• Formative assessment: An assessment used to advance and not merely grade learning. A formative assessment is an assessment FOR learning (that is, used as part of the teaching and learning process) as opposed to a summative assessment, an assessment OF learning (used to determine if the student achieved the intended outcome by the deadline).
  • 23. Common formative assessments are used frequently throughout the year to identify:
    • Individual students who need additional time and support for learning
    • The teaching strategies most effective in helping students acquire the intended knowledge and skills
    • Program concerns—areas in which students generally are having difficulty in achieving the intended standard
    • Improvement goals for individual teachers and the team
    • (adapted from Learning by Doing , DuFour, DuFour, Eaker, & Many, 2006, pp. 214-215)
  • 24. To determine if an assessment is formative, ask:
    • Is one of the reasons we give the assessment to identify students who are having difficulty in their learning?
    • Do we require those students to devote additional time and utilize additional support to help them acquire the intended knowledge or skill?
    • Do we then give those students an additional opportunity to demonstrate that they have learned?
  • 25. A Shift in the Use of Assessments
    • From infrequent summative assessments . . .
    • to frequent common formative assessments
    • From assessments to determine which students failed to learn by the deadline . . .
    • to assessments to identify students who need additional time and support
    • From assessments used to reward and punish students . . .
    • to assessments used to inform and motivate students
    • From assessing many things infrequently . . .
    • to assessing a few things frequently
  • 26. A Shift in the Use of Assessments
    • From individual teacher assessments . . .
    • to assessments developed jointly by collaborative teams
    • From each teacher determining the criteria to be used in assessing student work . . .
    • to collaborative teams clarifying the criteria and ensuring consistency among team members when assessing student work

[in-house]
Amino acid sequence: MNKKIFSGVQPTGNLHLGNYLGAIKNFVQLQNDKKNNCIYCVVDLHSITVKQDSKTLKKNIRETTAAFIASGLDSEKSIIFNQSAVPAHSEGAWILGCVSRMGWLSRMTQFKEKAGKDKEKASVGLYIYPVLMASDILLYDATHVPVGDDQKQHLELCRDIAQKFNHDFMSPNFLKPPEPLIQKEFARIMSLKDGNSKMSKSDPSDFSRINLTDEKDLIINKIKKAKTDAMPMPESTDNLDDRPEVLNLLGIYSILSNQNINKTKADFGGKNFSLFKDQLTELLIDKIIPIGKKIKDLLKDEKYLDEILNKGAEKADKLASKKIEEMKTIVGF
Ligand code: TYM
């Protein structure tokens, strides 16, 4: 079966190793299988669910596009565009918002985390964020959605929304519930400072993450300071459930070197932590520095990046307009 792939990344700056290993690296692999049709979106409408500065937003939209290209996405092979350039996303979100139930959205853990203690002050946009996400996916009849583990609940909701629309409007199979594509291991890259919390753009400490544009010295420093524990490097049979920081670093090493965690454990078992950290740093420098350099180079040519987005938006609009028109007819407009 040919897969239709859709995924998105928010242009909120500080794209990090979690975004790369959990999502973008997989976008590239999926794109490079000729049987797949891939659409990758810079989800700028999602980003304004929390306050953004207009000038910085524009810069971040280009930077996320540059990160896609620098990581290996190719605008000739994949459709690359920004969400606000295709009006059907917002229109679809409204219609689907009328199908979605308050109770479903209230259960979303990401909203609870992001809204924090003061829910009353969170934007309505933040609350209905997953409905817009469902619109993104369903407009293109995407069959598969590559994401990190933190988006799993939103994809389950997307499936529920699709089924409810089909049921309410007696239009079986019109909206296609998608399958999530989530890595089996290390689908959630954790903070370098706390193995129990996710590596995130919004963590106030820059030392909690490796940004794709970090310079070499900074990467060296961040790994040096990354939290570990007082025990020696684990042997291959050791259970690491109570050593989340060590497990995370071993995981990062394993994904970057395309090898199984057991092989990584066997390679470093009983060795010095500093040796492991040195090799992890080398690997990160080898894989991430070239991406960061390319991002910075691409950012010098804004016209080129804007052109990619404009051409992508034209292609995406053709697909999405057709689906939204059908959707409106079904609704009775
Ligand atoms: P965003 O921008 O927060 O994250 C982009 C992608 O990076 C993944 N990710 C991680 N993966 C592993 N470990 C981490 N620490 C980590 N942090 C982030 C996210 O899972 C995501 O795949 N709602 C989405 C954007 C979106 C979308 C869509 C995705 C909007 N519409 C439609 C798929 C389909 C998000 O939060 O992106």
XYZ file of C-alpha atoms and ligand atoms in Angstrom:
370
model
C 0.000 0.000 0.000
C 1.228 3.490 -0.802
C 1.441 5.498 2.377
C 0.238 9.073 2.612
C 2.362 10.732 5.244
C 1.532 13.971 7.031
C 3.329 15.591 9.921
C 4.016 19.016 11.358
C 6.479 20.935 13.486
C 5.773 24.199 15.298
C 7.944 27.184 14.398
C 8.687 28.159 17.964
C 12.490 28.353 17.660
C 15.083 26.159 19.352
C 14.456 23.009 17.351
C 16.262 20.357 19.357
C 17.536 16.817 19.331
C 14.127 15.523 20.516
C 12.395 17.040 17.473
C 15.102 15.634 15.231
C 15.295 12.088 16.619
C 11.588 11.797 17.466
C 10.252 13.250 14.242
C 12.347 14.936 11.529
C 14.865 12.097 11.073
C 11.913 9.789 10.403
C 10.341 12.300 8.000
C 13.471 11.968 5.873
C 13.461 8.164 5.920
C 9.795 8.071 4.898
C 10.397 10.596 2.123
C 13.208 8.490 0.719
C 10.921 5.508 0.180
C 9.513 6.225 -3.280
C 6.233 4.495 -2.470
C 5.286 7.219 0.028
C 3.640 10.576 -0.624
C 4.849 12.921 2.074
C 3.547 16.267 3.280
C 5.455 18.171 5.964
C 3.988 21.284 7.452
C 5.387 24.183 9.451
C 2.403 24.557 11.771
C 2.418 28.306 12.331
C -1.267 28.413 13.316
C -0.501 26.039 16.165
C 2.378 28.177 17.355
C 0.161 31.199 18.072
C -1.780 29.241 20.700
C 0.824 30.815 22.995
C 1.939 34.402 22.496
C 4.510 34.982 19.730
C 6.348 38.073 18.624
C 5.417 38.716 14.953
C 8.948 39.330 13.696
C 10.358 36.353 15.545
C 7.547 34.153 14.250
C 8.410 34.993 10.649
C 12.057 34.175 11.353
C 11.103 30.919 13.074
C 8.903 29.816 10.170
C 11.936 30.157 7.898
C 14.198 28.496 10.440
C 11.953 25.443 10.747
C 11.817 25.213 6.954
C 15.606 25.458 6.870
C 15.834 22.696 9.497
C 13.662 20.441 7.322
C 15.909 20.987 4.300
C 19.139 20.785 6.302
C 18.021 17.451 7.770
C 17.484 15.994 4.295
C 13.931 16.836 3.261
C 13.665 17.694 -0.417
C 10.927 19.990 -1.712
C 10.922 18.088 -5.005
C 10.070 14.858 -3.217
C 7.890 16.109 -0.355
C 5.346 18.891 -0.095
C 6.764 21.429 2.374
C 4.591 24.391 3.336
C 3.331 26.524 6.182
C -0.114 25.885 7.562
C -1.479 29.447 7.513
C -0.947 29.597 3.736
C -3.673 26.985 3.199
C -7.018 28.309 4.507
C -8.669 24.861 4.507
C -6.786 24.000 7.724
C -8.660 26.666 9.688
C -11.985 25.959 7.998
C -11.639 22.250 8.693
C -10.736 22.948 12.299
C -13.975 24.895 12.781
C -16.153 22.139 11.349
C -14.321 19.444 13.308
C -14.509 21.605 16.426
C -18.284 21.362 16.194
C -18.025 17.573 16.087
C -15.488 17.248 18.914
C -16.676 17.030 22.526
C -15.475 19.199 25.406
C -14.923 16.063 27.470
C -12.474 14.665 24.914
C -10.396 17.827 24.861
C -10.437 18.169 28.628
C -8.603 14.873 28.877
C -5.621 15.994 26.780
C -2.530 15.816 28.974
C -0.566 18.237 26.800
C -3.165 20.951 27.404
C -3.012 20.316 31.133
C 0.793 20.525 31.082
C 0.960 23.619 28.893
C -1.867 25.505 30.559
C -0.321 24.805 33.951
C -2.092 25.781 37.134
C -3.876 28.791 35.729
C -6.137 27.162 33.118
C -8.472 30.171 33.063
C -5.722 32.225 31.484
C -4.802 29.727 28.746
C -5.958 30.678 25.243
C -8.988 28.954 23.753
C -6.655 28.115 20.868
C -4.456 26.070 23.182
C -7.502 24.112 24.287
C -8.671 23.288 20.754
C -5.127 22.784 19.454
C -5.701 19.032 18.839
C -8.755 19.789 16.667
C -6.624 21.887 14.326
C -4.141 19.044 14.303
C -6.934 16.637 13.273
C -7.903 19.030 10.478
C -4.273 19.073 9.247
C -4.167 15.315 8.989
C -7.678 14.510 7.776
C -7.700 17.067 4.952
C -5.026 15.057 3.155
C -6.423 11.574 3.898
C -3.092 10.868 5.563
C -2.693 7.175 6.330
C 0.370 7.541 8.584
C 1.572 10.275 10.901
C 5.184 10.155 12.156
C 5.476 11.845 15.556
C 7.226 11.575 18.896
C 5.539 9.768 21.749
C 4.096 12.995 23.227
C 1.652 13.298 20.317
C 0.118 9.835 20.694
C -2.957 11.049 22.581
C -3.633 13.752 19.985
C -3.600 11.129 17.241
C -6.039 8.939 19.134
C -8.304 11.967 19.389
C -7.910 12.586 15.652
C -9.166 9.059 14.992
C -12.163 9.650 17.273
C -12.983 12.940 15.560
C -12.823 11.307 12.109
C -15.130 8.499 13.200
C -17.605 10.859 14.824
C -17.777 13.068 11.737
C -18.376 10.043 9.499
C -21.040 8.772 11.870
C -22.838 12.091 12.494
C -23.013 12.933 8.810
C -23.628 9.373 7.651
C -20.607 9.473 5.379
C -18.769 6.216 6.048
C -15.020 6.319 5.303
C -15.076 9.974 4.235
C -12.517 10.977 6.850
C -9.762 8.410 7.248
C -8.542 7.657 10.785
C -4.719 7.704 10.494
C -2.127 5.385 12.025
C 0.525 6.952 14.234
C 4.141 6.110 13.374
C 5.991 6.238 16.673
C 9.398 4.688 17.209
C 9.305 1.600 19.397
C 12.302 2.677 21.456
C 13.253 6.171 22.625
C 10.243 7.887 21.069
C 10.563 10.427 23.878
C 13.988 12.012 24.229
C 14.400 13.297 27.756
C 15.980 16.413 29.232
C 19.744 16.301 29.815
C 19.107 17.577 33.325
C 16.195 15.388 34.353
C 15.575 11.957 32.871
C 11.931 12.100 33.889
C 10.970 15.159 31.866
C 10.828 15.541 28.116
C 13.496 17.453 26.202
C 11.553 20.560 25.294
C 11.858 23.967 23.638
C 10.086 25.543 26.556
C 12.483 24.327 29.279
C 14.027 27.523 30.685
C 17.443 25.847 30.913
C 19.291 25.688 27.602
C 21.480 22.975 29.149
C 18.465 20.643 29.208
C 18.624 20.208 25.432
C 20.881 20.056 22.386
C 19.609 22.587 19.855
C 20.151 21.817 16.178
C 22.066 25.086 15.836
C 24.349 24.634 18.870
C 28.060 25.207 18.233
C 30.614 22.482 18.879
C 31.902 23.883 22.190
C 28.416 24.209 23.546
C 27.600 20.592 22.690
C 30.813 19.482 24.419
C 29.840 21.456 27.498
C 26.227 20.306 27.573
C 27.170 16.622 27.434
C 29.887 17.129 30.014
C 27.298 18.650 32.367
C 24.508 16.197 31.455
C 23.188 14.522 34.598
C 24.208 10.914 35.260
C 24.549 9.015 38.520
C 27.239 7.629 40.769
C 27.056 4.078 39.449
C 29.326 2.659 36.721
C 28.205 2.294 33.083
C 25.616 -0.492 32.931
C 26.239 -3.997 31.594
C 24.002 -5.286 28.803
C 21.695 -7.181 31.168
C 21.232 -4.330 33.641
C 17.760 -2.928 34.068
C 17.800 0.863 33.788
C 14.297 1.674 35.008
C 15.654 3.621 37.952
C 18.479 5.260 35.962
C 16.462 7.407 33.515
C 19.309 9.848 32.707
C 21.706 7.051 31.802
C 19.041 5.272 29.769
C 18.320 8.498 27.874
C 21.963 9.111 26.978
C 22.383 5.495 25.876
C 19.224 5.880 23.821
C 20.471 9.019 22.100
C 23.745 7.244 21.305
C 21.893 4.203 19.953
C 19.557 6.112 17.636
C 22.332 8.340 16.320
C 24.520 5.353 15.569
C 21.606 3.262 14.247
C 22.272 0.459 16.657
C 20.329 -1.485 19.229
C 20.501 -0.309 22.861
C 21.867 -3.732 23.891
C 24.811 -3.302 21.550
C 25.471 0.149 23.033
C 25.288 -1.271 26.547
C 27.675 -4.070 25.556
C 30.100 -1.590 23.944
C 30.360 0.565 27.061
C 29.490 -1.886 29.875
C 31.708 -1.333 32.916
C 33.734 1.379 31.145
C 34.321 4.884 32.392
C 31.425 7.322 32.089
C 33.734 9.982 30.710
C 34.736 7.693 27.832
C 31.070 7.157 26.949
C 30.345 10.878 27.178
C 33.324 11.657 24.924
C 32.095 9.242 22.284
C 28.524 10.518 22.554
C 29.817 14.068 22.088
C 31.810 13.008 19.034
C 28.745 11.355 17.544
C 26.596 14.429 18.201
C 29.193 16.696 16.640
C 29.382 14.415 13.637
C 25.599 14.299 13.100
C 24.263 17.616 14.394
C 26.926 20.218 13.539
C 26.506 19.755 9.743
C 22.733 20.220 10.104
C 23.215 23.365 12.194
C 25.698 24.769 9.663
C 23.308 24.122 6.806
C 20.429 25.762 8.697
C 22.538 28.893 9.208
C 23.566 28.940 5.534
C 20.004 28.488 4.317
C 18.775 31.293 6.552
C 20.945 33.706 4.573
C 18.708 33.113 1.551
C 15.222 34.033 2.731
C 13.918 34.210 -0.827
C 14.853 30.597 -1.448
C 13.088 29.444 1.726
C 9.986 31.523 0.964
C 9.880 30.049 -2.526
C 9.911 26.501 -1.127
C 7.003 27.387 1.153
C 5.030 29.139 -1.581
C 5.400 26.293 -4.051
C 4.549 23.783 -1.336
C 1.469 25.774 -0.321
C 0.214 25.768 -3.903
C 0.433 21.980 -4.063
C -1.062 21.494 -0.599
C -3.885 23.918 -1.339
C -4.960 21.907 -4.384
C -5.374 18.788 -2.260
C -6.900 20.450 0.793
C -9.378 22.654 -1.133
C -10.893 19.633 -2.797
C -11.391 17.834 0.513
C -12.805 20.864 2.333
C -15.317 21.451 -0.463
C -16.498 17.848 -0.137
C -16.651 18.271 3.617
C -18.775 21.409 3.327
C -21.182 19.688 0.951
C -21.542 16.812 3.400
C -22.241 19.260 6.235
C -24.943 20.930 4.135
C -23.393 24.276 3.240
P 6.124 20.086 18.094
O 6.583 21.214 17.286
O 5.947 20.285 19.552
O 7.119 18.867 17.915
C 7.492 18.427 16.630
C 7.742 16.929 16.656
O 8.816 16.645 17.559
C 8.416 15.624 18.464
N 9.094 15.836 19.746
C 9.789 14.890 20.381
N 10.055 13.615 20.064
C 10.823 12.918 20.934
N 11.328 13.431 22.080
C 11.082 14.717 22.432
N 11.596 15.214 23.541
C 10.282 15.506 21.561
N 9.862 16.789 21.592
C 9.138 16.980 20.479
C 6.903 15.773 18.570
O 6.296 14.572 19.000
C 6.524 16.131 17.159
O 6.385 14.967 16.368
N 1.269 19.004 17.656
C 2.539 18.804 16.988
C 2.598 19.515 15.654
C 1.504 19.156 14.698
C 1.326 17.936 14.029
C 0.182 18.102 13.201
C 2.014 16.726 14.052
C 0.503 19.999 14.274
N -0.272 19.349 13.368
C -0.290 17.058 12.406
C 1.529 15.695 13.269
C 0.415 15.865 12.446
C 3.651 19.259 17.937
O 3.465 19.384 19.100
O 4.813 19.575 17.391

• From an over-reliance on one kind of assessment . . .
    • to balanced assessments
    • From focusing on average scores . . .
    • to monitoring each student’s proficiency in every essential skill
  • 27.
    • Harvard sociologist Henry Louis Gates contends,
    • “ Collecting data is only the first step toward wisdom. Sharing data is the first step toward community.”
    • The goal of a learning community is ultimately to make data easily accessible and openly shared among members of a team so that team members can use it to inform and improve their practice and better meet the needs of their students.
  • 28. The 3Rs advocate that every teacher should have the benefit of:
    • 1. Regular and timely feedback on his or her student’s progress . . .
    • 2. . . . in achieving an agreed-upon essential standard
    • 3. . . . as measured on a valid, team-developed common assessment
    • 4. . . . in comparison to the other students in the school who are attempting to achieve that same standard.
  • 29. Tips for Incorporating Celebration Into Your School Culture
    • 1. Explicitly state the purpose of celebration.
    • 2. Make celebration everyone’s responsibility.
    • 3. Establish a clear link between the recognition and the behavior or commitment you are attempting to encourage or reinforce.
    • 4. Create opportunities for many winners.
    • ( Learning by Doing, DuFour, DuFour, Eaker, & Many, 2006, p. 31)
  • 30. A Shift in School Culture
    • From independence . . .
    • to interdependence
    • From a language of complaint . . .
    • to a language of commitment
    • From long-term strategic planning . . .
    • to planning for short-term wins
    • From infrequent generic recognition . . .
    • to frequent specific recognition and a culture of celebration that creates many winners